Have a fantastic week and as usual, let me know any comments.
Graham | CEO | EveryCloud
submitted by crispyducks to ITProTuesday [link] [comments]

Tools & Info for MSPs #2 - Mega List of Tips, Tools, Books, Blogs & More

(continued from part #1)
Unlocker is a tool to help delete those irritating locked files that give you an error message like "cannot delete file" or "access is denied." It helps with killing processes, unloading DLLs, deleting index.dat files, as well as unlocking, deleting, renaming, and moving locked files—typically without requiring a reboot.
IIS Crypto's newest version adds advanced settings; registry backup; new, simpler templates; support for Windows Server 2019 and more. This tool lets you enable or disable protocols, ciphers, hashes and key exchange algorithms on Windows and reorder SSL/TLS cipher suites from IIS, change advanced settings, implement best practices with a single click, create custom templates and test your website. Available in both command line and GUI versions.
RocketDock is an application launcher with a clean interface that lets you drag/drop shortcuts for easy access and minimize windows to the dock. Features running application indicators, multi-monitor support, alpha-blended PNG and ICO icons, auto-hide and popup on mouse over, positioning and layering options. Fully customizable, portable, and compatible with MobyDock, ObjectDock, RK Launcher and Y'z Dock skins. Works even on slower computers and is Unicode compliant. Suggested by lieutenantcigarette: "If you like the dock on MacOS but prefer to use Windows, RocketDock has you covered. A superb and highly customisable dock that you can add your favourites to for easy and elegant access."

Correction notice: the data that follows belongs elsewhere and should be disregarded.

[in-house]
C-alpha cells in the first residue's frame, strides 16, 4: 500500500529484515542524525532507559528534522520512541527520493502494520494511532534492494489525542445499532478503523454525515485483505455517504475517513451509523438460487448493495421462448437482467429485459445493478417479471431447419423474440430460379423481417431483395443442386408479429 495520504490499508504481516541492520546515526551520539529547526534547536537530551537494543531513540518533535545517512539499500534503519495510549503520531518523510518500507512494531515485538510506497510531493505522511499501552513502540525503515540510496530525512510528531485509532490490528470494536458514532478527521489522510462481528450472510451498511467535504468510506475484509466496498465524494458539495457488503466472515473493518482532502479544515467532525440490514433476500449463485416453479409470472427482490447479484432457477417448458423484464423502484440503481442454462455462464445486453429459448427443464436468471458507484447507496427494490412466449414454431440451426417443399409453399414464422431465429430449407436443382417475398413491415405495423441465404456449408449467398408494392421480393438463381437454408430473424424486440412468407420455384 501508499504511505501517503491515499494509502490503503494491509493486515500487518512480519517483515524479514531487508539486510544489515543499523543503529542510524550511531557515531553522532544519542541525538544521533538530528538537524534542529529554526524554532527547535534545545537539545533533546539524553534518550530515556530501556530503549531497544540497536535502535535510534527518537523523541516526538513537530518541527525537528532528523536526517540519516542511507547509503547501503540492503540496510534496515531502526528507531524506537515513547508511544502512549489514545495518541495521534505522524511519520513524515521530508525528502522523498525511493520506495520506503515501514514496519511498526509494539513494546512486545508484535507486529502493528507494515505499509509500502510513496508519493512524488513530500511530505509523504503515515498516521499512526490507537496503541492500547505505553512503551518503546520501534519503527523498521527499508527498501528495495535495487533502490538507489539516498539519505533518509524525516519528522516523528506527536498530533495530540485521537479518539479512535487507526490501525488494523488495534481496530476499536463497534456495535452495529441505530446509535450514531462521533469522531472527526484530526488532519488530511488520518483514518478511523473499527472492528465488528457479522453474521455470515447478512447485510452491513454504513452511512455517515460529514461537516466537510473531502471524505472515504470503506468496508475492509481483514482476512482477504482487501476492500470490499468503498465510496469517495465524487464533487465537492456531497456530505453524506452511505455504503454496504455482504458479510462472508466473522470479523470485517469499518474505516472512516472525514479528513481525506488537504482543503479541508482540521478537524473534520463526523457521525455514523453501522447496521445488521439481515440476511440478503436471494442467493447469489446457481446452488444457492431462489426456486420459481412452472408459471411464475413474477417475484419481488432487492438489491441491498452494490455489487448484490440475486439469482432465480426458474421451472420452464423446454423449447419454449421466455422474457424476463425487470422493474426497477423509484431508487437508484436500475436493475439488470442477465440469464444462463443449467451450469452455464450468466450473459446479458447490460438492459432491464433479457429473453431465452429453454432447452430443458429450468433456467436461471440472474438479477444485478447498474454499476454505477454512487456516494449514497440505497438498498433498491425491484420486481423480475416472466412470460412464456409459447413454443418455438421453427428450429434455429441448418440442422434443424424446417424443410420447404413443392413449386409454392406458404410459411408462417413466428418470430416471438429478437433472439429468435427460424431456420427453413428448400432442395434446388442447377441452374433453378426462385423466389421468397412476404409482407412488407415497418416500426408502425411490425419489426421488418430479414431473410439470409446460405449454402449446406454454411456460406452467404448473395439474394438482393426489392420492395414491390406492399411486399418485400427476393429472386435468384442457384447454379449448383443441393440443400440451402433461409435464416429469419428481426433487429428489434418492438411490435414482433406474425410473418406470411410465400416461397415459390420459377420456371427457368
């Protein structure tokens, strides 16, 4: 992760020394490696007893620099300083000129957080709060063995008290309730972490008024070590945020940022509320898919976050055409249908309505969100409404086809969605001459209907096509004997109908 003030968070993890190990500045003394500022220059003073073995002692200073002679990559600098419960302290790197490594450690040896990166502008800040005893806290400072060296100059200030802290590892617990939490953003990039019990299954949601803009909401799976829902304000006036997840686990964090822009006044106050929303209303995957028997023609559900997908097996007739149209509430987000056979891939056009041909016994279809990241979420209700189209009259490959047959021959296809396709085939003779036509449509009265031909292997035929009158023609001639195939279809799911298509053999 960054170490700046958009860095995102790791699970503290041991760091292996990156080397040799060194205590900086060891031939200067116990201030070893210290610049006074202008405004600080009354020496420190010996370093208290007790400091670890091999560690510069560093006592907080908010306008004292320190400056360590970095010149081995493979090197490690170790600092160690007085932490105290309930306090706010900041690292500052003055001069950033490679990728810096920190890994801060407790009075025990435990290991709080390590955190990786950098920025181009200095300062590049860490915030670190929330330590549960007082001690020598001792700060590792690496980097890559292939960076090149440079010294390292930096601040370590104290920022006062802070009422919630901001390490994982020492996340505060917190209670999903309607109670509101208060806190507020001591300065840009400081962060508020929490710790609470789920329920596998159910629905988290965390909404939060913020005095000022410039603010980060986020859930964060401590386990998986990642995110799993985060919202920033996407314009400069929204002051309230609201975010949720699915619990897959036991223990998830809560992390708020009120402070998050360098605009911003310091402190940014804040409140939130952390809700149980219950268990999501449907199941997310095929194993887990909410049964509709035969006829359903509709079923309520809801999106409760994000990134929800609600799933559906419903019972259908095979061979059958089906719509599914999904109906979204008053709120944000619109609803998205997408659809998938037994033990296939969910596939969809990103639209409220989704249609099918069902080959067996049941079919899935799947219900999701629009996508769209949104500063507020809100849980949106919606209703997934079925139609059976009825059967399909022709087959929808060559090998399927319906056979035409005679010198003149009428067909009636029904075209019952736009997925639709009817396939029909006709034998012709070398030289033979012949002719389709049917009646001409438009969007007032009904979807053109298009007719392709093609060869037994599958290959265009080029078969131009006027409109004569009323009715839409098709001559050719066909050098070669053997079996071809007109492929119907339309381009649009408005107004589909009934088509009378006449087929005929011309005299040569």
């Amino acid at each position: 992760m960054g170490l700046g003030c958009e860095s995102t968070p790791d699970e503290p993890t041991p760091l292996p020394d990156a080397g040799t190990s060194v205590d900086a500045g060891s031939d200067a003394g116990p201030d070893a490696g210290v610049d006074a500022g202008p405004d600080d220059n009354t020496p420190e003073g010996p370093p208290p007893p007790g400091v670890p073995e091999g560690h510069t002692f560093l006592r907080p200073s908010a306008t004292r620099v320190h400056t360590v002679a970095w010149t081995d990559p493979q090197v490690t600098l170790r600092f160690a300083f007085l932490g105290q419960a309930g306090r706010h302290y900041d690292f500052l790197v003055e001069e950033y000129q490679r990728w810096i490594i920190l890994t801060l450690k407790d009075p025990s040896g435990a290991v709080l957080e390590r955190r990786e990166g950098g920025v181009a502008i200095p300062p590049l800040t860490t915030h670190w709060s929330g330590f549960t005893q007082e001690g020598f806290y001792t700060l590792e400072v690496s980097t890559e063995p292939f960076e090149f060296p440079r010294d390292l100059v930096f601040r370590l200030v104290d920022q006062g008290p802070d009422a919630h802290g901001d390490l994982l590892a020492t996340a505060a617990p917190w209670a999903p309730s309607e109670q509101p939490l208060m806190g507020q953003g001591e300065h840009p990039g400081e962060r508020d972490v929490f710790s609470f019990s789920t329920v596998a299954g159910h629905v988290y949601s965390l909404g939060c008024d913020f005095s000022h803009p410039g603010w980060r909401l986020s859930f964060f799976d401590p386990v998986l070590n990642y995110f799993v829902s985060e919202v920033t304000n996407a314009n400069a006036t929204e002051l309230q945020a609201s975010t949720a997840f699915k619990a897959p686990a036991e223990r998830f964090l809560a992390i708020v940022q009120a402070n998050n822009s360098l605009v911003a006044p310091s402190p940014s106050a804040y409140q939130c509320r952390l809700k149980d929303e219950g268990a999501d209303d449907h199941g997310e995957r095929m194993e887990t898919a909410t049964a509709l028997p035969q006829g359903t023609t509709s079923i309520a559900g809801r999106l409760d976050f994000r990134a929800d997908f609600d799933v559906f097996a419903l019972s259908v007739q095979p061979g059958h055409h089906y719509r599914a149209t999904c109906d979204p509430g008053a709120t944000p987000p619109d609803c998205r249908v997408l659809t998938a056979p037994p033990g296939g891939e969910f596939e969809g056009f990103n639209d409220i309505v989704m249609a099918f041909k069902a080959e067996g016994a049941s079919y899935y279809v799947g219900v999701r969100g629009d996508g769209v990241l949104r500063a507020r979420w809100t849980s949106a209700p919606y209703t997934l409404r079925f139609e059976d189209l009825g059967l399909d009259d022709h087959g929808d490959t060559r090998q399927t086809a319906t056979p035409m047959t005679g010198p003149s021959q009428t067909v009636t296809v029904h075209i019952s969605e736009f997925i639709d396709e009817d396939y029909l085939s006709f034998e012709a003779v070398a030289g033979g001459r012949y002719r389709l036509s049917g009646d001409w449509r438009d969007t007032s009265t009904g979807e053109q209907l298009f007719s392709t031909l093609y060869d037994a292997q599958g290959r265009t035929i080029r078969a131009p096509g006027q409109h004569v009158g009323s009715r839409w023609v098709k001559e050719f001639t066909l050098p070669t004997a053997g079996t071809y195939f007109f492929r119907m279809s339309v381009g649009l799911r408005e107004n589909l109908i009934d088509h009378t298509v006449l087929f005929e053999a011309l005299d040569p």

Baby FTP Server offers only the basics, but with the power to serve as a foundation for a more-complex server. Features include multi-threading, a real-time server log, support for PASV and non-PASV mode, ability to set permissions for download/upload/rename/delete/create directory. Only allows anonymous connections. Our thanks to FatherPrax for suggesting this one.
Strace is a Linux diagnostic, debugging and instructional userspace tool with a traditional command-line interface. Uses the ptrace kernel feature to monitor and tamper with interactions between processes and the kernel, including system calls, signal deliveries and changes of process state.
exa is a small, fast replacement for ls with more features and better defaults. It uses colors to distinguish file types and metadata, and it recognizes symlinks, extended attributes and Git. All in one single binary. phils_lab describes it as "'ls' on steroids, written in Rust."
rsync is a faster file transfer program for Unix to bring remote files into sync. It sends just the differences in the files across the link, without requiring both sets of files to be present at one of the ends. Suggested by zorinlynx, who adds that "rsync is GODLY for moving data around efficiently. And if an rsync is interrupted, just run it again."